In early January, some health care providers reported that a third of their staff were opting out of the COVID-19 vaccine, a number concerning to some health officials, especially as new, more contagious mutations of the virus spread around the United States.
U.S health officials have warned that as the virus becomes more contagious, 70% to 90% of the population might need to be vaccinated in order to achieve herd immunity.
Now, employers in the health care industry say that number is improving. With education and patience, many of the fears and concerns about the COVID-19 vaccine have been allayed.
David Ross, an administrator at Hillsborough County Nursing Home said 60% of the facility’s staff have now been vaccinated. Last week, during the home’s second vaccine clinic, nearly 40 staff who had previously declined the shot decided to start the vaccine series. Even more staff members have already asked about starting the vaccine series during the third clinic in mid-February.
“We were thrilled,” Ross said. “For many of our staff, the risk of COVID itself has greatly outweighed any vaccine hesitancy.”
Ross said the home has encouraged staff to research the vaccine using trusted sites rather than social media, and to talk with their health professionals directly as they made their decisions about vaccination.
Primarily, watching their co-workers get the vaccine has been reassuring, he said.
Greg White, CEO of Lamprey Health Care, said about 20% of his staff have said they don’t want the shot and about 9% are choosing to wait until more people are vaccinated to decide if they want the shot.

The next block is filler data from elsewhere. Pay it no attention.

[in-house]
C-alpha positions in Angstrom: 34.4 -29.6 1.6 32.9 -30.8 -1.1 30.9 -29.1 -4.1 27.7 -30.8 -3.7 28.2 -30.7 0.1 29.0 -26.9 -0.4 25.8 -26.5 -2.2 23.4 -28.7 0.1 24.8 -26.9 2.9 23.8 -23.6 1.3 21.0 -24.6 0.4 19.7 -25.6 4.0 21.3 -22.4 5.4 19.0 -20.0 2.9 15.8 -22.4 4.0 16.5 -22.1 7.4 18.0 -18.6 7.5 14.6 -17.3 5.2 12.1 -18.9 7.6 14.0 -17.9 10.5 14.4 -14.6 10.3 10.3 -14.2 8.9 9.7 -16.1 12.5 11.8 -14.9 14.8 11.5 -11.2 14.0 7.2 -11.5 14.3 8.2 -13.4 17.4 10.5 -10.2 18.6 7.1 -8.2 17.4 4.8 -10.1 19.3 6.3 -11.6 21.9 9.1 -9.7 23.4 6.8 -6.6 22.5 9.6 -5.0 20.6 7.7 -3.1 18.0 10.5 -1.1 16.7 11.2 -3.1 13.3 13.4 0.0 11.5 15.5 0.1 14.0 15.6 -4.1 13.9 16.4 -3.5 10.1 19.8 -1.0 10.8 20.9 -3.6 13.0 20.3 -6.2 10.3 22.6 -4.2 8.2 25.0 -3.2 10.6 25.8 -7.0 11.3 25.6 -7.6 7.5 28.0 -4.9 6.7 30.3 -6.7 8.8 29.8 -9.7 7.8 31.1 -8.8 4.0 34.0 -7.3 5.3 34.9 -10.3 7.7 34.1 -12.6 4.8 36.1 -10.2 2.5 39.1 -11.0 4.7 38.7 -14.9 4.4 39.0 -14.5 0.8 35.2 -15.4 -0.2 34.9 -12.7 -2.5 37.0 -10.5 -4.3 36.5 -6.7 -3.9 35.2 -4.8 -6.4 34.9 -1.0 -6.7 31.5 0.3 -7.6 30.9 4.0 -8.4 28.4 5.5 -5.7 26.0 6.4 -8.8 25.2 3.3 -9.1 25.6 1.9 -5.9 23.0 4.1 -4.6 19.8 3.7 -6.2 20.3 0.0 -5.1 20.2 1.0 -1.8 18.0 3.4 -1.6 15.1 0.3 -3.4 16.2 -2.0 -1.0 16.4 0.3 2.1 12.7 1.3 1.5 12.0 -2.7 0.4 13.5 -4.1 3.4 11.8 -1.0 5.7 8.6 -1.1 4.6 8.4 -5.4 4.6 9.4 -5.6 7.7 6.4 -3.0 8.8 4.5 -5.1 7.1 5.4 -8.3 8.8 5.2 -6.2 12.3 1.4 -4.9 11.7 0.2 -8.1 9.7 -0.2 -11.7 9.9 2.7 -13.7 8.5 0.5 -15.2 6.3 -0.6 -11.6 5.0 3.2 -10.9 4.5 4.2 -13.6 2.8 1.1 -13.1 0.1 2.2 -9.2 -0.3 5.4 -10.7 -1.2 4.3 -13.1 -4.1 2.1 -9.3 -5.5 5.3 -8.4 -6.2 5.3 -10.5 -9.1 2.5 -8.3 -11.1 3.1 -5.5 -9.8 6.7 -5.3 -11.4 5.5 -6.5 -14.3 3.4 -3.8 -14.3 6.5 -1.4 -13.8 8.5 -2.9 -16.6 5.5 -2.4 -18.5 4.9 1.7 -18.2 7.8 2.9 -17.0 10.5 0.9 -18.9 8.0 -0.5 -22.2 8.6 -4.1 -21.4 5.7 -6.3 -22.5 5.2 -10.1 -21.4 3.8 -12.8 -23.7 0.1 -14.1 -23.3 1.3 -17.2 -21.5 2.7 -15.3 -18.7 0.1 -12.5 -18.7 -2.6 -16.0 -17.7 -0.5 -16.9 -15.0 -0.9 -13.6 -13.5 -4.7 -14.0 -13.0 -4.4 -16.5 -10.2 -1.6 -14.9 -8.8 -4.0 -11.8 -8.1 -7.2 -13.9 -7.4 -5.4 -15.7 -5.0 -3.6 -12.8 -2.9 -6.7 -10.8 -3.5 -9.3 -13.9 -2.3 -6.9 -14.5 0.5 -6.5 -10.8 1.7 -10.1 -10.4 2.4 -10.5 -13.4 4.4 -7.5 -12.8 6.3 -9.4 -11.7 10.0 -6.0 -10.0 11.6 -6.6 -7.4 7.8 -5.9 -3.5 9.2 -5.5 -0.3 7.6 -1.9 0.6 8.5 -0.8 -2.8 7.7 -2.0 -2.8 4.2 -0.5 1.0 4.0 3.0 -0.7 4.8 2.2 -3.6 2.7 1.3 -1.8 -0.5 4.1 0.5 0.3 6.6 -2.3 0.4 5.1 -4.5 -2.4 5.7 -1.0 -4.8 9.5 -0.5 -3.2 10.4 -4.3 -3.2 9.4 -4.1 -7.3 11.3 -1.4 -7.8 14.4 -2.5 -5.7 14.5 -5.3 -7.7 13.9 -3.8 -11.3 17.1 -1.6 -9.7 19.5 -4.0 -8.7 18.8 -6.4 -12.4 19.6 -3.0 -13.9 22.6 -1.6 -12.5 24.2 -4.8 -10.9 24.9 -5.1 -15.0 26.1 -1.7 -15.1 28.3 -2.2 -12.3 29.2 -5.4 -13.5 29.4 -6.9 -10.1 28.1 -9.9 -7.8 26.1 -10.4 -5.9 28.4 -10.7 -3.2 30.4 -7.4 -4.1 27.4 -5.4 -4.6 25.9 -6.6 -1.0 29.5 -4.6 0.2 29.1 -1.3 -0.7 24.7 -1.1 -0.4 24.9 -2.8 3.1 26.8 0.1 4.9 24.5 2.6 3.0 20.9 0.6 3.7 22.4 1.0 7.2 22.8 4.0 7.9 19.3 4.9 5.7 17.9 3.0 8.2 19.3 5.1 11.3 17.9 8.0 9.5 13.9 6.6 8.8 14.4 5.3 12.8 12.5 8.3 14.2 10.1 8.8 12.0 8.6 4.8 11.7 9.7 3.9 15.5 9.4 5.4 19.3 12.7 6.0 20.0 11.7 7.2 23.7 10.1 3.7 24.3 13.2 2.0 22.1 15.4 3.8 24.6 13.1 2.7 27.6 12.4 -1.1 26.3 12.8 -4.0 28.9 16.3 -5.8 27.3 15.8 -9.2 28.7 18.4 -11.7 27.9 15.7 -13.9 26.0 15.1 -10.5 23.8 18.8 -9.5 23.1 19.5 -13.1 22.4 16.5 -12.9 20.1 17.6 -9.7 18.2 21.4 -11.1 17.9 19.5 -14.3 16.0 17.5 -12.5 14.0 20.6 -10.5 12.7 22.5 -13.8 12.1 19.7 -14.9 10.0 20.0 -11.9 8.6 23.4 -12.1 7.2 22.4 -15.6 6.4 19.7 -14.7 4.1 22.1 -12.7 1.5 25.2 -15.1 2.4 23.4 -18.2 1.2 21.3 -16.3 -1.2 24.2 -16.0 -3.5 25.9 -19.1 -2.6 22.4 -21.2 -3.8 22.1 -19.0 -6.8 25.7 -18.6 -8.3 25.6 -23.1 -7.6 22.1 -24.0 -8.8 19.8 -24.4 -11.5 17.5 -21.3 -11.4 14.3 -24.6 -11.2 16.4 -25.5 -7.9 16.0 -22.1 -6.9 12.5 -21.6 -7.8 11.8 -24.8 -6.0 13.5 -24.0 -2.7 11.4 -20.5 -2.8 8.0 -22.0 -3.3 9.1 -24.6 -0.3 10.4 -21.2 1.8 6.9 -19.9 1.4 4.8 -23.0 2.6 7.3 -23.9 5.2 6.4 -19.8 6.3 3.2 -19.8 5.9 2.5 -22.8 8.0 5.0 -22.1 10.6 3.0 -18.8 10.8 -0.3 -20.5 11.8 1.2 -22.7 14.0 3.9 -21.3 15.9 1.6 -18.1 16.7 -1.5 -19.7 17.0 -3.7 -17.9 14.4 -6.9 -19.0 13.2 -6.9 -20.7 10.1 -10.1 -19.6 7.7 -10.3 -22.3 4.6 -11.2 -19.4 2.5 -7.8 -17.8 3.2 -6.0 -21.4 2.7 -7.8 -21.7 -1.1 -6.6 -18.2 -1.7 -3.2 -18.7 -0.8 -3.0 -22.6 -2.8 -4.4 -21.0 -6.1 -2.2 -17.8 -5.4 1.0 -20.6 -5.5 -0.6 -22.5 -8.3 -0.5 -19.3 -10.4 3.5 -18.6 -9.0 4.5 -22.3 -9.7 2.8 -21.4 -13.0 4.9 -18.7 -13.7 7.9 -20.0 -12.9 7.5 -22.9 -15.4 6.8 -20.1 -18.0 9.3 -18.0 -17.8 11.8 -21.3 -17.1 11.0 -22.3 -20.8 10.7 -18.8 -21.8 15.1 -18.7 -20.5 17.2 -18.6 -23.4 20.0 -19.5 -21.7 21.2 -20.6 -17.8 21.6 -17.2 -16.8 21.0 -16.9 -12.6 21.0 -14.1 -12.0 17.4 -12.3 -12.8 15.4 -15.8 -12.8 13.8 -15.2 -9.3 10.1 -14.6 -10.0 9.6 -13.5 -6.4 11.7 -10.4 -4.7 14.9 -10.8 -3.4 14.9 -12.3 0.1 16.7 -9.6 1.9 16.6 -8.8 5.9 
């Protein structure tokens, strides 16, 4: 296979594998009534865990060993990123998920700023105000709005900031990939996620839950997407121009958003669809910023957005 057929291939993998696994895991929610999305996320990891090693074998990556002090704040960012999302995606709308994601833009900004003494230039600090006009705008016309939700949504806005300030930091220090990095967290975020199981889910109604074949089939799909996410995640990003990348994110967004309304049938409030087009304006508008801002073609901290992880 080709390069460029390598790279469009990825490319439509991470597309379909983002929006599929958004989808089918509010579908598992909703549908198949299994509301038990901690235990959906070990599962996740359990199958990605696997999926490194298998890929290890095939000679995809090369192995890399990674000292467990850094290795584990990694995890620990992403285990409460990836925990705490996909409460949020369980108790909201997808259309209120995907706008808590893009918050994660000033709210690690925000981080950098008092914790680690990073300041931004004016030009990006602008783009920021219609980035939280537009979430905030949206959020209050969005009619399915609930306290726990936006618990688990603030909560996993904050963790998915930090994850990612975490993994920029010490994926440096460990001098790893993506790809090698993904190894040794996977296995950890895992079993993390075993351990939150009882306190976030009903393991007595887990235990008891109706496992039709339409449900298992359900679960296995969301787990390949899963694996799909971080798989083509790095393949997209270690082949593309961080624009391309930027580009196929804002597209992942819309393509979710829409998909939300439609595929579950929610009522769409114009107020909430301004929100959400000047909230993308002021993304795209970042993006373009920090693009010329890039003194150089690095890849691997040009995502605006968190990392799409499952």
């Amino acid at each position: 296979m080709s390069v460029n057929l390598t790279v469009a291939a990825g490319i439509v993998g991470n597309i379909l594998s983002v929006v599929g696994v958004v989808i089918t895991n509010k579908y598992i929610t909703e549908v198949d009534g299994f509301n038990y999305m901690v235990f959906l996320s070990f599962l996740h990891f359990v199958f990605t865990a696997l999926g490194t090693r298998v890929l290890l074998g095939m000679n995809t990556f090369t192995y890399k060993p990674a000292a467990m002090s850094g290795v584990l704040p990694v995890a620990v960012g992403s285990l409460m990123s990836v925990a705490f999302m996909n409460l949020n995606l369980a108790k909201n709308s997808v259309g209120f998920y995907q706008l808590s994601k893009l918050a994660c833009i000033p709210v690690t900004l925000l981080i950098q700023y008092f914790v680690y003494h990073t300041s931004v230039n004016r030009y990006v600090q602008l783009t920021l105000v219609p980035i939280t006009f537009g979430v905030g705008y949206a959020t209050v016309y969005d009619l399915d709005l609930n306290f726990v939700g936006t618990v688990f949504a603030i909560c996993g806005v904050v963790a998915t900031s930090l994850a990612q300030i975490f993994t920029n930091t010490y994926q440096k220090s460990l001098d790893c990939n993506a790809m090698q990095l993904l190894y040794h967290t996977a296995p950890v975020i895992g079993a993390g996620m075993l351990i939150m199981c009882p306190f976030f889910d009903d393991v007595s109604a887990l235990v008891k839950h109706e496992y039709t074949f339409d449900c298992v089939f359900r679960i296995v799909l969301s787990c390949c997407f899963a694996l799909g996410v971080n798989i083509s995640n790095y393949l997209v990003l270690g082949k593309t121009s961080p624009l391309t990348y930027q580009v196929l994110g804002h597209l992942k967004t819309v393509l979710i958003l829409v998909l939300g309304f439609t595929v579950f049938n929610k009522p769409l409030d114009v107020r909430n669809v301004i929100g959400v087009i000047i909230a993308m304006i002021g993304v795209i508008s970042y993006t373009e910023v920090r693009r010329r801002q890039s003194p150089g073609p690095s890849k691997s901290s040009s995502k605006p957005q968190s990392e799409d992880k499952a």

He said both of those statistics are vast improvements from a couple of weeks ago. White credits the shift in attitude to a number of education programs the practice started that taught staff how the vaccine works and addressed concerns.
Ken Gordon, CEO of Coos County Family Health Services, said his practice started about 75% vaccination. Now, nearly 85% of his staff have been vaccinated.
“When people went through the first shots and saw that people were surviving, a number of other folks came on board,” he said.
According to a December poll from the University of New Hampshire, 61% of Granite Staters will almost certainly or probably get the vaccine when it becomes available to them. This poll was more optimistic than previous polls from UNH, which found only 40% planned on receiving the vaccine, but still left a sizable portion of the state’s population who would probably not or certainly not get vaccinated.
Yet hallenges remain in convincing health care workers to get vaccinated.
Kris McCracken, the president and CEO Amoskeag Health, said there is hesitancy, especially among groups that have historically been harmed by dangerous experiments and racist health policies.
“Out of the people who declined, it was highly concentrated in our populations of color,” she said. “We’ve been doing a lot of education internally and talking about racism and lack of trust and how communities have been experimented on the history.”
Michael McLeod, associate chief clinical officer at Concord Hospital, said his facility’s numbers have hovered around 70% for the last couple weeks. Despite a weekly informational call and newsletter about the vaccine, concerns about the long-term effects of the vaccine have persisted.
As long as the vaccines are authorized by the FDA for emergency use, a classification that requires less evidence than is typically required for full approval, Concord Hospital will not make it mandatory for staff, McLeod said. If they are fully approved later on, McLeod said there is likely a path for mandatory vaccination.